Clive Robinson September 1, 2023 7:57 AM

@ Vi Mcknight,

You’ve not considered “wire tap” regulation and legislation.

It has very very broad skirts.

For instance whilst CCTV is legal, in banks and similar you can not record audio because it’s considered to be a form of wire tap.

The same applies to all electronic surveillance where it is possible for some form of recording to be made.

So much so that if you give evidence and it is challenged, and you produce an audio recording to show you are telling the truth, then your evidence can be entirely thrown out due to it in part due to wire tap, and in part due to withholding it (so in effrct a setup for a deliberate entrapment).

Thus the trick is to show “contemporaneous notes” that are effectively a “transcript” made at the time or soon after. Thus the audio recording magically becomes legal like a shorthand note book, as it’s purpose was either as an “Aide-mémoire” or for an impartial third party to type up (think time shifted stenographer).

As is so often the case,

“It’s not the action but the intention”

That makes it a crime or not under the notion of,

“actus reus non facit reum nisi mens sit rea”

Or in english “the act is not culpable unless the mind is guilty”.

vas pup September 2, 2023 4:39 PM

@Vi Mcknight,@Clive – thank you for your input.

@Clive said “For instance whilst CCTV is legal, in banks and similar you can not record audio because it’s considered to be a form of wire tap”

Having access to AI tools it is easy to translate image (lips moving) into the real speech. Looks like those restrictions are not up to date with technology. So mask should be applied being in the bank to eliminate such possibility.

Clive Robinson September 2, 2023 5:34 PM

@ vas pup, Vi Mcknight, ALL,

Re : Lip reading of CCTV.

“Having access to AI tools it is easy to translate image (lips moving) into the real speech. Looks like those restrictions are not up to date with technology.”

Lip reading of CCTV footage has always been possible especially with eye hight cameras.

It’s one of the less well known reasons why CCTV cameras are usually placed high and to look down at 45 or more degrees, so that lip reading is difficult.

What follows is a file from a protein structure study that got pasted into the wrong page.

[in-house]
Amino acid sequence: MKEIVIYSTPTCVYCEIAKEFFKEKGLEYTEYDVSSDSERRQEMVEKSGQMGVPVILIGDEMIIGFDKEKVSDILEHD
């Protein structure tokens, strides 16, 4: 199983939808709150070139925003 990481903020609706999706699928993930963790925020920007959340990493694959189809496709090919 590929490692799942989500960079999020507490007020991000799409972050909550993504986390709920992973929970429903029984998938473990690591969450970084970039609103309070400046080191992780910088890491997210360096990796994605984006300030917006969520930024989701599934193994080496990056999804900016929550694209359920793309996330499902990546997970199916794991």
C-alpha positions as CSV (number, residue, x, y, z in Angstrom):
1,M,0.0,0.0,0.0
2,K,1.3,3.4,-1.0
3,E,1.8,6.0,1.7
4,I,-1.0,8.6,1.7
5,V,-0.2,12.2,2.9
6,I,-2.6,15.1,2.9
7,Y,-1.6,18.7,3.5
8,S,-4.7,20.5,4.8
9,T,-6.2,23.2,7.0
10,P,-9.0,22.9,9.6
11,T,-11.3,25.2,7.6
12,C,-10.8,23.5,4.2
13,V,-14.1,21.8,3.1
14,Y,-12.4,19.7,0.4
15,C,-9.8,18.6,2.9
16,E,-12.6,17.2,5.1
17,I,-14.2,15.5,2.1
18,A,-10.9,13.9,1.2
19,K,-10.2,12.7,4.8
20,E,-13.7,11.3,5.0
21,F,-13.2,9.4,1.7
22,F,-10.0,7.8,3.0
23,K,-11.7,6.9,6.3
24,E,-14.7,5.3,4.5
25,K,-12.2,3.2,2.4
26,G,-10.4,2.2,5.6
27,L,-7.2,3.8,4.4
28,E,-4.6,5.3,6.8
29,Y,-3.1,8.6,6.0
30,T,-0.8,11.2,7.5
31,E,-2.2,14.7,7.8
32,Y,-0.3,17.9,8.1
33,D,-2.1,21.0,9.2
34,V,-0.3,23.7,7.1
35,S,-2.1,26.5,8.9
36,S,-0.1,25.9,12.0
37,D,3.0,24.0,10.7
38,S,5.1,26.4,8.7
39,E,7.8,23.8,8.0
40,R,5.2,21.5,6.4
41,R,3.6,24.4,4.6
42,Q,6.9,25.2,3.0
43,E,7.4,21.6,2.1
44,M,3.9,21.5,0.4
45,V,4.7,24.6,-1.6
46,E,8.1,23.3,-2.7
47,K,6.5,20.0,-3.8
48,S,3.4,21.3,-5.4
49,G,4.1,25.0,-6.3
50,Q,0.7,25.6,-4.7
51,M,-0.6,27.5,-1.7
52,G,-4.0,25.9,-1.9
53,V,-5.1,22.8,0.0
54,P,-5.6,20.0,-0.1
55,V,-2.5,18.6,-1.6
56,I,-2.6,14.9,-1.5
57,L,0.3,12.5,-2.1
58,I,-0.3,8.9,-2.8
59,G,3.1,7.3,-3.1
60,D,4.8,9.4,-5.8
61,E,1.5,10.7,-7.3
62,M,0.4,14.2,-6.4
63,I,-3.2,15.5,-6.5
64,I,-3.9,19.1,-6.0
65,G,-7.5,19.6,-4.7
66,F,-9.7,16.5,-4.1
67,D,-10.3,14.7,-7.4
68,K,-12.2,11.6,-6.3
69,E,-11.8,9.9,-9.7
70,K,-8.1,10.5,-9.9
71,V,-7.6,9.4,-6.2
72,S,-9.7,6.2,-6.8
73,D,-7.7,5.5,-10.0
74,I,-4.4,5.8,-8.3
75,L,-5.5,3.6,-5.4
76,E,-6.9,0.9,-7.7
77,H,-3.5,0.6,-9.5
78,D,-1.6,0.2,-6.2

But also lip reading is an aquired skill, something I’ve had to come to terms with as I suffer from increasingly blocking tinitus, for which hearing aids do not work.

Oh and for fun when younger I learned to speak sing –not that well– with barely moving my lips, and when smiling, oh and to whistle a tune when smiling as well… Yes it’s a silly party trick most of the time but occasionaly it has it’s uses when “standing on Parade” and similar.

ResearcherZero September 8, 2023 5:08 AM

@Vi Mcknight

Codification is the process of compiling rules and laws into an orderly, formal code.
Australia has no bill of rights for example, and a lack of codification of law in many areas, with differing laws in each state. In some jurisdictions agreeing to answering questions allows audio to be reordered. In others, a warrant may be required, depending on who is conducting the interview and the circumstances.

Audio recording may be permitted if you seek permission beforehand, subject to the laws of the state. However use of the recorded audio may also be challenged, dependent on the context. If someone gave false evidence, an audio recording may possibly be used to challenge the specific evidence in question, again dependent on context.

judicial precedent, judge-made law, and case law

Common law is law that is derived from judicial decisions (stated in written opinions) instead of from statutes. Codification in common-law is therefor less understood.


The United States Code is a consolidation and codification by subject matter of the general and permanent laws of the United States.